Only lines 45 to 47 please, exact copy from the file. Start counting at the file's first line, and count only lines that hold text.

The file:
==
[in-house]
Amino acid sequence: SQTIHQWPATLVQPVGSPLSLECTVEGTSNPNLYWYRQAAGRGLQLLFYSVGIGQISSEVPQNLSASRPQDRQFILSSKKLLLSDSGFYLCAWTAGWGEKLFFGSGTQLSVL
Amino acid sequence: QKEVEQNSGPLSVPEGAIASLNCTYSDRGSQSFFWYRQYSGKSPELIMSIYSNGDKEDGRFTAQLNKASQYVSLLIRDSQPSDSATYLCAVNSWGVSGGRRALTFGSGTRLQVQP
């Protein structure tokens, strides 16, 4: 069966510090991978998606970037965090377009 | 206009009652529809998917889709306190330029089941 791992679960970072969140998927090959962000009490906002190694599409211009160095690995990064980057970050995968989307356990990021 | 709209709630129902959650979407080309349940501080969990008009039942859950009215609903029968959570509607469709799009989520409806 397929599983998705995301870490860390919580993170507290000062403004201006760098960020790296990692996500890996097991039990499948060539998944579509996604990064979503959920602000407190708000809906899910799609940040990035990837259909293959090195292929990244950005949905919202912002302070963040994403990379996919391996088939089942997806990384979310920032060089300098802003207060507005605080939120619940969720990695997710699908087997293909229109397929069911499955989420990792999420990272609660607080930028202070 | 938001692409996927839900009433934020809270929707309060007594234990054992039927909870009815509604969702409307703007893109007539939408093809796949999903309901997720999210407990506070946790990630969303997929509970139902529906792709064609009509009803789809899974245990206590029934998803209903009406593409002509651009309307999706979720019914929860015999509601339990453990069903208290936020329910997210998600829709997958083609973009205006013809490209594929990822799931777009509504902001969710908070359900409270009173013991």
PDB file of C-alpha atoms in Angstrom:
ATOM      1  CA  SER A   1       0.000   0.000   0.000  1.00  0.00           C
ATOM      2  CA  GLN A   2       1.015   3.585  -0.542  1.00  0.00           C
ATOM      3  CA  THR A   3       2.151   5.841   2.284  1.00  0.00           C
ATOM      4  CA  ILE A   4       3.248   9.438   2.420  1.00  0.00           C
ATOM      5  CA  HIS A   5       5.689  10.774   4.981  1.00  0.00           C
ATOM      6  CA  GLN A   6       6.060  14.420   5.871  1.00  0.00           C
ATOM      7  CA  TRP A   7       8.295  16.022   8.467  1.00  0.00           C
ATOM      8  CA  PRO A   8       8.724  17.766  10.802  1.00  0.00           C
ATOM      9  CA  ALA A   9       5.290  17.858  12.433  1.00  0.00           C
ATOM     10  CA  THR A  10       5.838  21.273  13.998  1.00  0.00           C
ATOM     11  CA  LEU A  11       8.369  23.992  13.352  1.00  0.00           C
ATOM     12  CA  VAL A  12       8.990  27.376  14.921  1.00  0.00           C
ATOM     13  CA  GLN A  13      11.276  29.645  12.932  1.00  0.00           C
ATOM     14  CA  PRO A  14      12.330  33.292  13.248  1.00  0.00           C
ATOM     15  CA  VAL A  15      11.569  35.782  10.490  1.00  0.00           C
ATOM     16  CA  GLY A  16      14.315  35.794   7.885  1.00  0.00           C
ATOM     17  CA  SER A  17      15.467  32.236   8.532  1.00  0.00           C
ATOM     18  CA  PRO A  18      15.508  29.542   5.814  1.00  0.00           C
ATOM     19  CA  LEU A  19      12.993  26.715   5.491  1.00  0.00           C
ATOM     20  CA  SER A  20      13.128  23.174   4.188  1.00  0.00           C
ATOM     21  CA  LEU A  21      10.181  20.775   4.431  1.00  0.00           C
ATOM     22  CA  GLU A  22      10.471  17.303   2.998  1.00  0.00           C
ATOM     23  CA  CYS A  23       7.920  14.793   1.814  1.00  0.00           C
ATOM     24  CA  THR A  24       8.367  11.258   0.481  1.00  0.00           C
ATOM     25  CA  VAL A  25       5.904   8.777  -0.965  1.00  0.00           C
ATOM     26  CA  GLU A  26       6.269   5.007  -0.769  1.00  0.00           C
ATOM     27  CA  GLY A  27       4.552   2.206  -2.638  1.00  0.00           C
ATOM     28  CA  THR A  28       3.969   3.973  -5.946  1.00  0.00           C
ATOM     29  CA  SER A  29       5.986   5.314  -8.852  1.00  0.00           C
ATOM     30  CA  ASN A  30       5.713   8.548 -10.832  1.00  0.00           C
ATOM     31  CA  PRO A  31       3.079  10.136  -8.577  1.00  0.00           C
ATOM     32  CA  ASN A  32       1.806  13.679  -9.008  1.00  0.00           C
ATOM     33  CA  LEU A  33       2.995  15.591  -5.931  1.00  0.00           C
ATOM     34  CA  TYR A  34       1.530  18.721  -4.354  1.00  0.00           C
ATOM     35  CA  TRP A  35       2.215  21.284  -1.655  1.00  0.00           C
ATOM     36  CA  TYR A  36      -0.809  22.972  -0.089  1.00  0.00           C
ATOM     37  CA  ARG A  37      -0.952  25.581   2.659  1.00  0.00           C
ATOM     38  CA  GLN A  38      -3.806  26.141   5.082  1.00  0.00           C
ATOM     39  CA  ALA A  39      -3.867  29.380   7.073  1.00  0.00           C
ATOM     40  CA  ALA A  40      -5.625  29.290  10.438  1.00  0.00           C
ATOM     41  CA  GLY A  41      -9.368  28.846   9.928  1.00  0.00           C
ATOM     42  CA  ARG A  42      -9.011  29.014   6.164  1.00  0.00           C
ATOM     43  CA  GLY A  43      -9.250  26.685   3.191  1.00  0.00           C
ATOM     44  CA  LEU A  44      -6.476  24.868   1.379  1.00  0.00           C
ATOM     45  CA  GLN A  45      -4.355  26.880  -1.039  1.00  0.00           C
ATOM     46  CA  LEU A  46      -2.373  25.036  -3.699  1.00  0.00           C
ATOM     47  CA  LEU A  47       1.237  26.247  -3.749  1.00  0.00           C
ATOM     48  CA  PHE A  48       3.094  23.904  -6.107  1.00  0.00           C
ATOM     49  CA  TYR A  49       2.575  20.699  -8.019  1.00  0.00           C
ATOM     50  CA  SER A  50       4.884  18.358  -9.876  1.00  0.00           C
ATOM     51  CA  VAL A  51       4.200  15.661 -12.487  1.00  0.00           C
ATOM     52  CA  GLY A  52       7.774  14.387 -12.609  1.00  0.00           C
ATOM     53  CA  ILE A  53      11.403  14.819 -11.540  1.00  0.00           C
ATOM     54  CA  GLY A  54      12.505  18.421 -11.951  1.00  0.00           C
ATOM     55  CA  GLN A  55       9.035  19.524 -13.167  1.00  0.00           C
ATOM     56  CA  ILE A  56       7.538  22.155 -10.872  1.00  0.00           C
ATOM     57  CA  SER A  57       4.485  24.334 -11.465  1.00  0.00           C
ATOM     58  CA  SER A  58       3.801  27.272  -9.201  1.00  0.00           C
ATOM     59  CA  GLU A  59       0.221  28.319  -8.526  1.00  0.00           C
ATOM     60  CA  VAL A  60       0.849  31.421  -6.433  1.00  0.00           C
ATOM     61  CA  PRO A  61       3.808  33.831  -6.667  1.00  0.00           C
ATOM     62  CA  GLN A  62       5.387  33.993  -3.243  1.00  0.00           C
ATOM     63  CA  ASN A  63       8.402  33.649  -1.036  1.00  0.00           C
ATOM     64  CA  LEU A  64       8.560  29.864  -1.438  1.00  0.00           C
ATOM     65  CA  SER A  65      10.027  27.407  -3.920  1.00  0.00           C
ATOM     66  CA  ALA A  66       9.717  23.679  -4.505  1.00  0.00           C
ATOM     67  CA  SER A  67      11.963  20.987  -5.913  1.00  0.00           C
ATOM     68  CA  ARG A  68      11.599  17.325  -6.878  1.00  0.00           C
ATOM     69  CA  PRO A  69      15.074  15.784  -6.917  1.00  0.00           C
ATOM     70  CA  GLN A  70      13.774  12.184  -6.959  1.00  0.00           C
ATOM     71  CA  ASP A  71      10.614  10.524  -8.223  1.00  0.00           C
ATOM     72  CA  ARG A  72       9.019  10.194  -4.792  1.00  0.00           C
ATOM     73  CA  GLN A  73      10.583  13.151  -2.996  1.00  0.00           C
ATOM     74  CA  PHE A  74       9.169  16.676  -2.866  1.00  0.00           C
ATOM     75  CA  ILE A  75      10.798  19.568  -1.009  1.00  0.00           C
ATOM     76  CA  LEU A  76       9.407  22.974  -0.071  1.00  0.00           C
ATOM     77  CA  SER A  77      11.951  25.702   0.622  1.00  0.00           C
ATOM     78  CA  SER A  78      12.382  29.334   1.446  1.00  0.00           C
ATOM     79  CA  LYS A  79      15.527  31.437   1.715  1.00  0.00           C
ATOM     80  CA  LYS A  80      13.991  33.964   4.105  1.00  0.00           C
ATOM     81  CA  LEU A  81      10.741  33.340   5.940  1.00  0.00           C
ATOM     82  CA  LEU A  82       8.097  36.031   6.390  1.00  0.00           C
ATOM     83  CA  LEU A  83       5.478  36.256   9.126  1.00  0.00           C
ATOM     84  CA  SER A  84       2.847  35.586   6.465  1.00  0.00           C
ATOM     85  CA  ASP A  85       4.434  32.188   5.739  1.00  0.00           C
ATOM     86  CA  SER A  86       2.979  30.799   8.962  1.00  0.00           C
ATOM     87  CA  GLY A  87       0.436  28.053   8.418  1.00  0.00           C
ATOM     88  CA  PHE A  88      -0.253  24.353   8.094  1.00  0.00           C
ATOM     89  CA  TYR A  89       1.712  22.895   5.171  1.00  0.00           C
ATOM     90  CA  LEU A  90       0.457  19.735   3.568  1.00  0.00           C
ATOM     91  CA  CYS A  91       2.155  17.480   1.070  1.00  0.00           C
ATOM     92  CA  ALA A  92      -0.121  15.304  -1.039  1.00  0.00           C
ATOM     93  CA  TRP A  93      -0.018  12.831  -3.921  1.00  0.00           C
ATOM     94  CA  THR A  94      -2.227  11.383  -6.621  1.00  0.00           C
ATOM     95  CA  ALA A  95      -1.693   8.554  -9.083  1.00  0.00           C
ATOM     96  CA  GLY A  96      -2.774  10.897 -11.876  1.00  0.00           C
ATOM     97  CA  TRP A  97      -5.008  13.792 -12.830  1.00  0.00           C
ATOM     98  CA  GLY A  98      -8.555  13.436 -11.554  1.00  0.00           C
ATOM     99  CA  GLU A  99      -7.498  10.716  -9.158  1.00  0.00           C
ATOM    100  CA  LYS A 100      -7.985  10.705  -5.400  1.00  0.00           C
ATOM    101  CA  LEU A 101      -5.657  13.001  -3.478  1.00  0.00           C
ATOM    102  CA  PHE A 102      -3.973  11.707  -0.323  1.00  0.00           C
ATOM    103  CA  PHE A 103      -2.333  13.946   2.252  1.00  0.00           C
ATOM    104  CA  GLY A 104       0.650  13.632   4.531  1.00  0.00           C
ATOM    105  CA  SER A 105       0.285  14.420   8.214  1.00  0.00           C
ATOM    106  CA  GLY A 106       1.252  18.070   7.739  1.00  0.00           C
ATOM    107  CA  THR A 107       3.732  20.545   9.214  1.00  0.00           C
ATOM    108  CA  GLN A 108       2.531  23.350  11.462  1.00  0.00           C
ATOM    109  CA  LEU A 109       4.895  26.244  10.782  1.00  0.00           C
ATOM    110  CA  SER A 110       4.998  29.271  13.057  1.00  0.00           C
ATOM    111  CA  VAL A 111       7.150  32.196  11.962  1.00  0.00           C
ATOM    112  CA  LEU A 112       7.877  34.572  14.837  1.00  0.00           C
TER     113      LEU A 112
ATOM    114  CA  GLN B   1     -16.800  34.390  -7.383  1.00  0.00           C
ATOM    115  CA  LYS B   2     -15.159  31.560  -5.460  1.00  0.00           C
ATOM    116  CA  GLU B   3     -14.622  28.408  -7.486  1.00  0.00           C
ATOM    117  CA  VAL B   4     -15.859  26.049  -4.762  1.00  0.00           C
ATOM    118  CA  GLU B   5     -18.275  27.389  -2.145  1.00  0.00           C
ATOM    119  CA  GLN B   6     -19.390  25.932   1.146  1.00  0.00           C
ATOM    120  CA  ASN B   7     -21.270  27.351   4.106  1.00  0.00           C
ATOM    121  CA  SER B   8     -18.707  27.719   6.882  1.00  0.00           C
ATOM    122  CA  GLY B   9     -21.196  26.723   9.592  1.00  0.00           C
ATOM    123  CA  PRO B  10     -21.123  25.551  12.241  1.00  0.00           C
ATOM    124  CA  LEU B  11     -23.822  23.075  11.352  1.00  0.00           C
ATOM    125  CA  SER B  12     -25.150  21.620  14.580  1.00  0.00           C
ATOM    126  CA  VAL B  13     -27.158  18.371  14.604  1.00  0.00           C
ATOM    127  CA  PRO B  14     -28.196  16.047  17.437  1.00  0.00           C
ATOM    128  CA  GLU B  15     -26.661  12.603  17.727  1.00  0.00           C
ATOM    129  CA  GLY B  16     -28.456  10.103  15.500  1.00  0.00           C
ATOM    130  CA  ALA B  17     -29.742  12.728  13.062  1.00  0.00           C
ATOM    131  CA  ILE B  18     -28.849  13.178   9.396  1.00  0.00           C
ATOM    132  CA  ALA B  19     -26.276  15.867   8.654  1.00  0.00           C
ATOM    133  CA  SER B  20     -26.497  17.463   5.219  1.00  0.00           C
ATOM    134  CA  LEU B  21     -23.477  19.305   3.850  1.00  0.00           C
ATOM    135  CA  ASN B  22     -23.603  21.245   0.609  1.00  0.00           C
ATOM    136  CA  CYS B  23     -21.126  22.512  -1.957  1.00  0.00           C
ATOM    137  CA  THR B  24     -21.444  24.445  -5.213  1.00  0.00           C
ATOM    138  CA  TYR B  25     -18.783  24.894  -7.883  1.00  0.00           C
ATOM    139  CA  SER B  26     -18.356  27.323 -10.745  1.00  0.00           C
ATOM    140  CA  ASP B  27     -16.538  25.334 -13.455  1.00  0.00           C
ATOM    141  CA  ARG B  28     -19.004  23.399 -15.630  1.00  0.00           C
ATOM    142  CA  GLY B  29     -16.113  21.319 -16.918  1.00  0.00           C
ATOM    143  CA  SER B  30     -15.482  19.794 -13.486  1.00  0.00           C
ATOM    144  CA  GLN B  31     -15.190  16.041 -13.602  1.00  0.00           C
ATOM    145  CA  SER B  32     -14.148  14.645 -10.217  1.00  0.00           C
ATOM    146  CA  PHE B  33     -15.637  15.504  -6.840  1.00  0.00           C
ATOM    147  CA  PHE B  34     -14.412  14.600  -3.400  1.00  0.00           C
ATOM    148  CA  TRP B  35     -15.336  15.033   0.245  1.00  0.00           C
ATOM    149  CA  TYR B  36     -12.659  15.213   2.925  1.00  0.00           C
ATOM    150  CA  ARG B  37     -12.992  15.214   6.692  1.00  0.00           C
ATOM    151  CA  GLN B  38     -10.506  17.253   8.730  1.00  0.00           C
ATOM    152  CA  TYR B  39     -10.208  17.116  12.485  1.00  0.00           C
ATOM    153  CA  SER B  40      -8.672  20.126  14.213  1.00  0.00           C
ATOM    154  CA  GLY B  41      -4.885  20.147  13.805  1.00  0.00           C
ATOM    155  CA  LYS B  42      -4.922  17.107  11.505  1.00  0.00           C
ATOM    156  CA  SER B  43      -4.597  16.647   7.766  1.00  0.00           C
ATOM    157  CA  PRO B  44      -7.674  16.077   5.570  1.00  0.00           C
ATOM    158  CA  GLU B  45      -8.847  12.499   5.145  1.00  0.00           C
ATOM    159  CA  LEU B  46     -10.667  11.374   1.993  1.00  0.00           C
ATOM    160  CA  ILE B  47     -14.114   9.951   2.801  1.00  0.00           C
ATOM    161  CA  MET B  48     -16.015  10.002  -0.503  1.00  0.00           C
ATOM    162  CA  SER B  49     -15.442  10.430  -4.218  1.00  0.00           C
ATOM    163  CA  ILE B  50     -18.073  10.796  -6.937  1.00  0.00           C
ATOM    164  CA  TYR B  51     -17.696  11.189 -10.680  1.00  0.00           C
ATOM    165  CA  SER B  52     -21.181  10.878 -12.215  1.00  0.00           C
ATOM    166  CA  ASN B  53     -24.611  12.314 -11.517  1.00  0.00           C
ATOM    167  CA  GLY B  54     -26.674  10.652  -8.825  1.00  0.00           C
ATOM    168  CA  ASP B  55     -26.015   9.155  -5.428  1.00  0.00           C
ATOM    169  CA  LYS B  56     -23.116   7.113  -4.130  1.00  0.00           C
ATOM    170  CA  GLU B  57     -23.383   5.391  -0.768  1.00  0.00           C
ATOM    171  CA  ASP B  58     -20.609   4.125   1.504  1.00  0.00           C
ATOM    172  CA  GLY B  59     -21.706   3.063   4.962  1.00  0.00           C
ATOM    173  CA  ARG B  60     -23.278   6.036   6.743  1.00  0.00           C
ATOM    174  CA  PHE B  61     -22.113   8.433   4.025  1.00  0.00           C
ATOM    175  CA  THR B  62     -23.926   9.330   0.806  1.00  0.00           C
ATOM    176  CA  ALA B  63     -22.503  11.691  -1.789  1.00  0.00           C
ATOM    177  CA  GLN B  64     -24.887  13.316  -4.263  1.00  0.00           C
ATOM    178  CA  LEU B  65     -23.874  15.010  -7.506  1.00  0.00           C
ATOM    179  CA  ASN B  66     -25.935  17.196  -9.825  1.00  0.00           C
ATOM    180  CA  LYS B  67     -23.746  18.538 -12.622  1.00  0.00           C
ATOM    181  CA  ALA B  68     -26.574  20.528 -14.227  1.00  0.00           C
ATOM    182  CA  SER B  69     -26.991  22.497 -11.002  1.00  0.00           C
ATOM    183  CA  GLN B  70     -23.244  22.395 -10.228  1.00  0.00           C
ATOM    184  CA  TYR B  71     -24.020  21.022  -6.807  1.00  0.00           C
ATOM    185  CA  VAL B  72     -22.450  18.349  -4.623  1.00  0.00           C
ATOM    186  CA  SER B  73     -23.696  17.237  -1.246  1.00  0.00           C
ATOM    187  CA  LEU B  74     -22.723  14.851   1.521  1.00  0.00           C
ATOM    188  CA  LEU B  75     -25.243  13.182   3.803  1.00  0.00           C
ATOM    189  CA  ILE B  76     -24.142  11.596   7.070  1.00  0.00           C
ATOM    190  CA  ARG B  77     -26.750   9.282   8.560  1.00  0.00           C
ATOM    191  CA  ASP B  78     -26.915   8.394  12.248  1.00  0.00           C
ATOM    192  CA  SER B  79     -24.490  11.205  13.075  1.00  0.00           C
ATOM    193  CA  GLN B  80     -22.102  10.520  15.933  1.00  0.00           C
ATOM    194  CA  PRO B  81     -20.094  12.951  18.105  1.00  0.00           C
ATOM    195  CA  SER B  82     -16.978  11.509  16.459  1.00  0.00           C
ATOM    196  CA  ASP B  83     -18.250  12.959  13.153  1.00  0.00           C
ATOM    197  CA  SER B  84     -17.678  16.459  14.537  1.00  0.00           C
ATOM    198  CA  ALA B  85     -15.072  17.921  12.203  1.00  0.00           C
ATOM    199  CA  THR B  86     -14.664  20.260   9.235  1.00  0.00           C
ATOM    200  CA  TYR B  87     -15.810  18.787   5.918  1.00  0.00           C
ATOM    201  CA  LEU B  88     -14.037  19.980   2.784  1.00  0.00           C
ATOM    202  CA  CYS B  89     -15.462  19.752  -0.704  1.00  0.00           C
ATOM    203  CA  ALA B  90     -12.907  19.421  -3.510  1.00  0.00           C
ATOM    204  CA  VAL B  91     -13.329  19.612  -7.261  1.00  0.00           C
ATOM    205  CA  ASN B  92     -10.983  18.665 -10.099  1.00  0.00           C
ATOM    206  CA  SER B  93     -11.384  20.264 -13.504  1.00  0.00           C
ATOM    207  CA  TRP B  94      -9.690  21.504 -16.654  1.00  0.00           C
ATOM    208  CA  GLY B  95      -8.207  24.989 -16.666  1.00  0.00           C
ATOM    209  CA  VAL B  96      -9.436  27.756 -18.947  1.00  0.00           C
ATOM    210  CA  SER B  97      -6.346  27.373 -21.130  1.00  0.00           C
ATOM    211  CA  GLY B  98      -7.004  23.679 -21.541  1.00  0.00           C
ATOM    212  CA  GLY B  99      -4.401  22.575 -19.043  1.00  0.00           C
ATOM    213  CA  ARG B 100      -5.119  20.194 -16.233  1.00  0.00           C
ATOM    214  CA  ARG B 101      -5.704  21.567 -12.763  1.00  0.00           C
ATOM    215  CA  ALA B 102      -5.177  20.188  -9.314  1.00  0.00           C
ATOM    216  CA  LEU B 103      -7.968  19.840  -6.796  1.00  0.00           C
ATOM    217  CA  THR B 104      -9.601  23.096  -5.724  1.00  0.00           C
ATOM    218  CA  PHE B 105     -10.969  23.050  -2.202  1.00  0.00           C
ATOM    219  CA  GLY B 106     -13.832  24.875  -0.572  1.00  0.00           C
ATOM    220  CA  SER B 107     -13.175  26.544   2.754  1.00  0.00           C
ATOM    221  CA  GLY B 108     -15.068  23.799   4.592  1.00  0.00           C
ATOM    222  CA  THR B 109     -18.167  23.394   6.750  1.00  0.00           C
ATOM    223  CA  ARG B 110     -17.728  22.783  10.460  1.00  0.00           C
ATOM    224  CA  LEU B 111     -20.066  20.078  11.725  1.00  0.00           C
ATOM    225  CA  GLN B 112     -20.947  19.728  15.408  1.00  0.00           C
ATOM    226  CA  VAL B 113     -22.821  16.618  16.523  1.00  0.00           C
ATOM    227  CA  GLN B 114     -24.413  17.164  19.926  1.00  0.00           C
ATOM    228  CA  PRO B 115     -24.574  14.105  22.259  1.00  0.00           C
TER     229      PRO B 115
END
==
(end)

ATOM     40  CA  ALA A  40      -5.625  29.290  10.438  1.00  0.00           C
ATOM     41  CA  GLY A  41      -9.368  28.846   9.928  1.00  0.00           C
ATOM     42  CA  ARG A  42      -9.011  29.014   6.164  1.00  0.00           C